So I walk into my favorite Armenian grocery store, looking for some of that great Labneh cheese, kind of a spreadable yoghurt, but with zero grams of sugar, good for diabetics like me.
I ask Sam Sesquipedalian, the loquacious owner, how goes business, and he says, “Not good, not bad, but the best news is from my cousin Pete Prelapsarian, who has farmed almonds over in Merced since before the beginning of time.”
“You’ve heard of colony collapse disorder? Where half of the beehives needed to pollinate the trees had their bees die off? The almond boys had been afraid they would be pushed out of business. No bees, no almonds. But it seems the bees are back this year.”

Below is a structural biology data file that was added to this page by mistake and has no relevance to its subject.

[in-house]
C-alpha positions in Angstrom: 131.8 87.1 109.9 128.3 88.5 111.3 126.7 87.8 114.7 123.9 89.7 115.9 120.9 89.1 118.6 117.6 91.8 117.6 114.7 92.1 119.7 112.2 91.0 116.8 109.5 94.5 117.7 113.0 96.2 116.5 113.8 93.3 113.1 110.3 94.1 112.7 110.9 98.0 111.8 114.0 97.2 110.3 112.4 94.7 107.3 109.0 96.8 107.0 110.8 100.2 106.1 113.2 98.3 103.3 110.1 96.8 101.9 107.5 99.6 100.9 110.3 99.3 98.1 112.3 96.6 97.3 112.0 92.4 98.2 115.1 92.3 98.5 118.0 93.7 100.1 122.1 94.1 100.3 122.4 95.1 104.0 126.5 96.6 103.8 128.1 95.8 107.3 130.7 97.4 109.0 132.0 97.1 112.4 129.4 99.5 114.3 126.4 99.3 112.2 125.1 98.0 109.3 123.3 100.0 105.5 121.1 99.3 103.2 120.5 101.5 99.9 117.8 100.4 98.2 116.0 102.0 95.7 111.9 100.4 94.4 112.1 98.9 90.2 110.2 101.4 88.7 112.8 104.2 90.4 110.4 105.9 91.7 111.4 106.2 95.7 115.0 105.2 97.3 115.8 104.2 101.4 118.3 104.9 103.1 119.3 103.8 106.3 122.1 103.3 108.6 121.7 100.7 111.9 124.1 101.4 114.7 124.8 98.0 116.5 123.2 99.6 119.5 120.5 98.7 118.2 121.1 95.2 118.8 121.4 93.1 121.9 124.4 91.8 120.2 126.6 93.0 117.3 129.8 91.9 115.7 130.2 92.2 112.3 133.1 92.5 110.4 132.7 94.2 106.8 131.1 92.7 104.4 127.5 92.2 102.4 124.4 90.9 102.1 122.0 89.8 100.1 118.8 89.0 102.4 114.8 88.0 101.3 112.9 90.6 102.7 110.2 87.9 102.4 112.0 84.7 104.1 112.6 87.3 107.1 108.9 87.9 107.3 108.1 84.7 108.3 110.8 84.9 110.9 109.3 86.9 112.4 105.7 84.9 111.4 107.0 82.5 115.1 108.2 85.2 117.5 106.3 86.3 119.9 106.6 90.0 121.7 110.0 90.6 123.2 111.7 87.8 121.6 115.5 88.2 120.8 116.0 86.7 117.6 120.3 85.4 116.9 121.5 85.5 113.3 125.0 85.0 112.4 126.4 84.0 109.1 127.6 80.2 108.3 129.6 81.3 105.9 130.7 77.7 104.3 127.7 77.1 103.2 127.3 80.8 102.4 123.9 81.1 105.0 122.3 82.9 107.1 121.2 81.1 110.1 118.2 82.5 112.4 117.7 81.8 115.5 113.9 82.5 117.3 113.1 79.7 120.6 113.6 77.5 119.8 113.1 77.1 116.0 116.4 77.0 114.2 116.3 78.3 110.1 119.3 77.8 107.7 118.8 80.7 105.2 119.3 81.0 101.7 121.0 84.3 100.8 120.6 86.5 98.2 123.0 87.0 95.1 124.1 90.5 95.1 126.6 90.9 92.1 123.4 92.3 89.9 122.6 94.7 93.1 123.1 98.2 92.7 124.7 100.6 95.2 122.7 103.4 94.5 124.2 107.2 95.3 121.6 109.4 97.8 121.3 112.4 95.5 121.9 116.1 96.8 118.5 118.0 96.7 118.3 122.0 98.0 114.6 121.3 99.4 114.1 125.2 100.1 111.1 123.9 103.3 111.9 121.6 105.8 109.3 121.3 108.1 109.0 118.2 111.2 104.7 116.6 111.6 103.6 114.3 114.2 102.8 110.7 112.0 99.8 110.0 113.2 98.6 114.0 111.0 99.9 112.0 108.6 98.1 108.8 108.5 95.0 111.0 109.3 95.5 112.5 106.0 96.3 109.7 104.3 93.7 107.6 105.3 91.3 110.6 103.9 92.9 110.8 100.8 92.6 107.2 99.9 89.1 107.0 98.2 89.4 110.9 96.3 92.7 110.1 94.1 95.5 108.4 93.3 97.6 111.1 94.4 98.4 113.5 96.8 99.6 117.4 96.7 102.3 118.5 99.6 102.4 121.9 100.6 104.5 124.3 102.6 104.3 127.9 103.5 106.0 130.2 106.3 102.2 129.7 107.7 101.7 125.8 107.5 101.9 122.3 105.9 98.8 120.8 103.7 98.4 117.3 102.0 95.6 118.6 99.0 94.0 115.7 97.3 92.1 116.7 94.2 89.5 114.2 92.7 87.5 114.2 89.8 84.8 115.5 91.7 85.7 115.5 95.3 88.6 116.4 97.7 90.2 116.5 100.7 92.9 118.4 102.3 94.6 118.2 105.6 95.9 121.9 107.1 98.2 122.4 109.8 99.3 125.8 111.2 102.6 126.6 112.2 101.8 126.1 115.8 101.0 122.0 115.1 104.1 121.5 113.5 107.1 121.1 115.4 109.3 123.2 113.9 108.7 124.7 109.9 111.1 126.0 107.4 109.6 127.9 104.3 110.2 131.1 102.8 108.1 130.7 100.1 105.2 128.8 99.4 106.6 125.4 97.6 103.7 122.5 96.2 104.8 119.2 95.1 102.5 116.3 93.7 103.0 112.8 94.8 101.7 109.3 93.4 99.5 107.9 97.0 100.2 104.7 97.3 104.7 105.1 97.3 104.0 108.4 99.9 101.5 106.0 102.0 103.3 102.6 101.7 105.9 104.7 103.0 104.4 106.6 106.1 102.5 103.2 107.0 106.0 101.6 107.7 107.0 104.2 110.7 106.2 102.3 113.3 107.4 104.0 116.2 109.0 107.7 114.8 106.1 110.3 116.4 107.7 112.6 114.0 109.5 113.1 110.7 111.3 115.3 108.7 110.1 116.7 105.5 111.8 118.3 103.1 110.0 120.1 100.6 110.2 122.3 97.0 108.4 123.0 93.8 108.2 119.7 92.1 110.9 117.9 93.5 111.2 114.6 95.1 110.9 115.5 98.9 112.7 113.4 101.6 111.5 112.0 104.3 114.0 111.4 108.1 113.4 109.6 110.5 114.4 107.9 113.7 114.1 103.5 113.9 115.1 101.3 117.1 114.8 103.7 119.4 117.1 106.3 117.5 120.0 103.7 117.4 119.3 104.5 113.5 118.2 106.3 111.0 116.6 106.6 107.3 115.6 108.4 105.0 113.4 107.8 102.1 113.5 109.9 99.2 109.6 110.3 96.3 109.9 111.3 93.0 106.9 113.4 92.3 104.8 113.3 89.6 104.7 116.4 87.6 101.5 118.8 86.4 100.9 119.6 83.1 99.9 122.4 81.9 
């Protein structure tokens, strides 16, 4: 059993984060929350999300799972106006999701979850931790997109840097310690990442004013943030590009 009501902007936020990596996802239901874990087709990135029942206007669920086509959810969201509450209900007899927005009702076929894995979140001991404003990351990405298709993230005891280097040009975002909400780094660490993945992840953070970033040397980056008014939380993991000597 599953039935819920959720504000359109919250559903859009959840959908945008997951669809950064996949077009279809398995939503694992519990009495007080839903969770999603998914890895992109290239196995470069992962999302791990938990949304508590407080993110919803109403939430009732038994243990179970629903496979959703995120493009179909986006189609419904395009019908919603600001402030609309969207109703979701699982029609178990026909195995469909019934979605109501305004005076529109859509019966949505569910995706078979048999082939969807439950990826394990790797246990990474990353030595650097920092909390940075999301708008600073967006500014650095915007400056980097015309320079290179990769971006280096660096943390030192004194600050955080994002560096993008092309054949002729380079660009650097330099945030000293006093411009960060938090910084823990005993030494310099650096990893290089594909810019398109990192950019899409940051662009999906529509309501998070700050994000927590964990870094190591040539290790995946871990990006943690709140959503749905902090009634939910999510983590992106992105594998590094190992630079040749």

“Yeah,” I said, eyeing the kalamata olives over by the feta and nabulsi cheeses, “I read The Economist magazine, which they insist on calling a newspaper. They said over the last 50 years the amount of almond acreage has increased from 100,000 acres to 700,000, supplying 80% of the world’s almonds, and a third of the beehives in America have been trucked in to meet the shortage.”
It seems falling demand for almonds, due to the weak economy and the drought, which means less water for farmers, encouraged them to cut back on production, bringing the bee-to-tree ratio into balance.
“But,” I ask Sam, pulling the brim of my fedora lower, “Has anyone figured out what was happening to the bees?” “Nope.” says Sam, “It beats me, but there are a bunch of scientists working on it.”